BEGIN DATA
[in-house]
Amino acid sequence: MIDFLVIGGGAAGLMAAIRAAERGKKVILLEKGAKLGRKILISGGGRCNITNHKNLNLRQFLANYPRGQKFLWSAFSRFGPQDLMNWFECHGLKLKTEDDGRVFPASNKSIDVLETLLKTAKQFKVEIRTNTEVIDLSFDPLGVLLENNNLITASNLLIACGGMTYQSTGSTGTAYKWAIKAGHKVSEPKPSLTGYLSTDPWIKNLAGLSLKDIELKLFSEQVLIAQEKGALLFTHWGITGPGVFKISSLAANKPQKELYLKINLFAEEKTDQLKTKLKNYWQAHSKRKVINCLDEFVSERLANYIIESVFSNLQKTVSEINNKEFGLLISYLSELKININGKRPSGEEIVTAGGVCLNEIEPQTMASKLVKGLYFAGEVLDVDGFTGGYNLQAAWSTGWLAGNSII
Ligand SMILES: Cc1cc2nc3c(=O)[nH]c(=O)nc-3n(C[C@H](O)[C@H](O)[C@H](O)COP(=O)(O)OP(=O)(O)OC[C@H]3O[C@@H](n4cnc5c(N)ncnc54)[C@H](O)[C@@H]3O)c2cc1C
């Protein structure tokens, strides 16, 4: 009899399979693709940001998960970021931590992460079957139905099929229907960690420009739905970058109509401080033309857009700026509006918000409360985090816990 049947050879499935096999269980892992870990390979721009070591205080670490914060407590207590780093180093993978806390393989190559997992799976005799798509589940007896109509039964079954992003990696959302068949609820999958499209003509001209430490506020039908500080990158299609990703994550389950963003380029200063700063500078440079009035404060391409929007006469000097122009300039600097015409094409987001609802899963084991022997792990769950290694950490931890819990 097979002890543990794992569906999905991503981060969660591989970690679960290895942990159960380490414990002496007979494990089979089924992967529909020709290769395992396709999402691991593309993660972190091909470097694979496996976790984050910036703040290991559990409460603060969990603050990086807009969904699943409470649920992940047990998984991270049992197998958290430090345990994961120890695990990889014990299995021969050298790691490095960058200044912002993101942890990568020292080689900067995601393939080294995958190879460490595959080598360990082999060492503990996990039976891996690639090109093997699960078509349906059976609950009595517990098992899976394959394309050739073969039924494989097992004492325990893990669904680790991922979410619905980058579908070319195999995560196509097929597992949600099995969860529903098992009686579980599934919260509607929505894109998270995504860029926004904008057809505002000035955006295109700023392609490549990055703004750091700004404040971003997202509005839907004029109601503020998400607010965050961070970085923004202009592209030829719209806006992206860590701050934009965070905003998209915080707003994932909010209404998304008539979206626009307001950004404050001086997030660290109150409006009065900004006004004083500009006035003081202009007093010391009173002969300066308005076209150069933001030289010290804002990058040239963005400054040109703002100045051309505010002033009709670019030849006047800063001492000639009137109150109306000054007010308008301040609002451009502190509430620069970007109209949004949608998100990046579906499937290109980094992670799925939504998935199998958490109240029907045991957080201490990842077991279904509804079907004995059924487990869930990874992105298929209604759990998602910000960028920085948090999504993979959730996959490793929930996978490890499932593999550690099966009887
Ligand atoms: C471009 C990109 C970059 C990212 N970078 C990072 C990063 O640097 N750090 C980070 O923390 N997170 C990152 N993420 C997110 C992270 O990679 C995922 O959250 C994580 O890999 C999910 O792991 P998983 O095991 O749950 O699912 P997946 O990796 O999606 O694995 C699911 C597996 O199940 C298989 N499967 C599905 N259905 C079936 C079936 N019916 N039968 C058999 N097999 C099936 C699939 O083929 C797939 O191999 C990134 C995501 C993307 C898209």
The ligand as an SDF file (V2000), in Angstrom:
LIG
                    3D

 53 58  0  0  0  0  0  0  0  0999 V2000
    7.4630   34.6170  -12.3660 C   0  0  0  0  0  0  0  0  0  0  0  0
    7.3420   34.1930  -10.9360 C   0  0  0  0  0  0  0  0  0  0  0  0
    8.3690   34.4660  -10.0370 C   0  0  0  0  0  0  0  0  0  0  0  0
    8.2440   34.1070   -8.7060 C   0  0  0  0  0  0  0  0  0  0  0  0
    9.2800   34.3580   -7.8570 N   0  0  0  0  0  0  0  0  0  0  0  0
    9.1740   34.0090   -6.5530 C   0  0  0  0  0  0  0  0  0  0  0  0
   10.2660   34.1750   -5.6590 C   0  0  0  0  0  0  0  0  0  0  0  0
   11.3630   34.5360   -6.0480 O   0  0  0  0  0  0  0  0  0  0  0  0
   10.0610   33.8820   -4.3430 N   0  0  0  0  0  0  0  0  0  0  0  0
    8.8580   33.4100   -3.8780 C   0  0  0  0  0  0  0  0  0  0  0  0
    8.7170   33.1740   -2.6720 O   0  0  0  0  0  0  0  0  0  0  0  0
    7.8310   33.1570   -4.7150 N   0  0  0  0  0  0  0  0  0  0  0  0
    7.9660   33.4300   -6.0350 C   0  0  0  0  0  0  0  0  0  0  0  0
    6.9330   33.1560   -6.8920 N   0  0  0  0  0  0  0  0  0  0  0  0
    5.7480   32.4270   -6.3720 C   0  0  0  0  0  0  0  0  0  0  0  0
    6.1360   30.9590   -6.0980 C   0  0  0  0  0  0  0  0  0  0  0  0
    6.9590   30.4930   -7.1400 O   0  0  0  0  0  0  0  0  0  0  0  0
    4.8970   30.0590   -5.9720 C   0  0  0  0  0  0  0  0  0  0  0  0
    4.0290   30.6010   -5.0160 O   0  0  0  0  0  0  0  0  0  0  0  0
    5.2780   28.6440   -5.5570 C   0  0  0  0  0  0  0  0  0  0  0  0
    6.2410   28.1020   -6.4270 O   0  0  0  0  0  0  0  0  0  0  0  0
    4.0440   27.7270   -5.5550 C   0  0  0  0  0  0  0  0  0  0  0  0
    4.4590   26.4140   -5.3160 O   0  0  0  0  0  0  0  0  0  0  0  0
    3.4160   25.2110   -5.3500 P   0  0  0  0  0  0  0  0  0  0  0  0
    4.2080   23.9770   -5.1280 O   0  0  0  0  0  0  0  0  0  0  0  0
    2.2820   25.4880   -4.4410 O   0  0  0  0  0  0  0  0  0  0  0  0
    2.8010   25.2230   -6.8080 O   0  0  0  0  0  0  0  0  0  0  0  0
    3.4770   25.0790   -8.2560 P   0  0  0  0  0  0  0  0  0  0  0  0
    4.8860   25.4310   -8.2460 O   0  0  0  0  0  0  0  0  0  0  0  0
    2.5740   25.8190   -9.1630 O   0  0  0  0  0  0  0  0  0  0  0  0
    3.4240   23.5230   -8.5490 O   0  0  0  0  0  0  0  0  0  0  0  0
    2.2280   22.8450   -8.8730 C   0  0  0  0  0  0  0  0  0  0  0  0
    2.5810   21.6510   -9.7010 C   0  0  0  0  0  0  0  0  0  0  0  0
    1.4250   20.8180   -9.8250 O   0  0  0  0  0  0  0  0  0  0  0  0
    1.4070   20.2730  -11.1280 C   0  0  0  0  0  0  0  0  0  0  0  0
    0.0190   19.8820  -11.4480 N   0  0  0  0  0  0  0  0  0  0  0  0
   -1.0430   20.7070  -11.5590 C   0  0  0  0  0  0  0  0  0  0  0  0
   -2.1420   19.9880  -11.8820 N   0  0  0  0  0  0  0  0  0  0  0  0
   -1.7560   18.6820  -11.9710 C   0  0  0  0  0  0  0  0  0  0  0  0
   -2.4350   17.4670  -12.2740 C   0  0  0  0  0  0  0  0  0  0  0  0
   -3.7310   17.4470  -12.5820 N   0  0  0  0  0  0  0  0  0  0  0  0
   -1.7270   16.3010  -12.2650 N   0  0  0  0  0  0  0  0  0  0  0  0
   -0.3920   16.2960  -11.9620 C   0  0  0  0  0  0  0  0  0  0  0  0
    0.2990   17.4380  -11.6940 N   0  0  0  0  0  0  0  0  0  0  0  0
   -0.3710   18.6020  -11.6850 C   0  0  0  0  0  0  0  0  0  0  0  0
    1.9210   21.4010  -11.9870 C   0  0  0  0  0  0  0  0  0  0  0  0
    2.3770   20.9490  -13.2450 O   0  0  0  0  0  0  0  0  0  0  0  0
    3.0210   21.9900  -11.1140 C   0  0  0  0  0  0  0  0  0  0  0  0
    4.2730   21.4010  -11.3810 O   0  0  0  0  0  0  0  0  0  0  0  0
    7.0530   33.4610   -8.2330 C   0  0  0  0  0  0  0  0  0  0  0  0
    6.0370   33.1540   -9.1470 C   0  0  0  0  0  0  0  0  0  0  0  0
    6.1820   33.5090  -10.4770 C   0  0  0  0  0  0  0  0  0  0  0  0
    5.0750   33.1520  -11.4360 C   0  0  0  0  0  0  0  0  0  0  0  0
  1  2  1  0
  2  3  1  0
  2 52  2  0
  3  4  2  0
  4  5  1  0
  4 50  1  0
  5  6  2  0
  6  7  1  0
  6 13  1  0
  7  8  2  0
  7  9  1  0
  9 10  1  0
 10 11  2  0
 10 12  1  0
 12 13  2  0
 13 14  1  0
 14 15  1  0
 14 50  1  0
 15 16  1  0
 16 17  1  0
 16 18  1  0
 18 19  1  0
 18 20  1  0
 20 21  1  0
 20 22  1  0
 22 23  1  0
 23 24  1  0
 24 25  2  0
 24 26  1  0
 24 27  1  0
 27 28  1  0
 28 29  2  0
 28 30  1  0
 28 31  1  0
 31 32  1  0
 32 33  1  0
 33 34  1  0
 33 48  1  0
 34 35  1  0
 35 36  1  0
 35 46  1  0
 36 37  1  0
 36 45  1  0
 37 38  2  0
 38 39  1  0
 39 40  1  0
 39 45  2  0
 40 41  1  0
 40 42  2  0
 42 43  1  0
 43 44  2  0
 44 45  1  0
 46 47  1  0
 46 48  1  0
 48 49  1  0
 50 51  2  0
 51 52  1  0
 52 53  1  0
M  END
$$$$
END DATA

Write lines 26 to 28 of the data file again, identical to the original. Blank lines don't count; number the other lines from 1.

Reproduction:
    6.9590   30.4930   -7.1400 O   0  0  0  0  0  0  0  0  0  0  0  0
    4.8970   30.0590   -5.9720 C   0  0  0  0  0  0  0  0  0  0  0  0
    4.0290   30.6010   -5.0160 O   0  0  0  0  0  0  0  0  0  0  0  0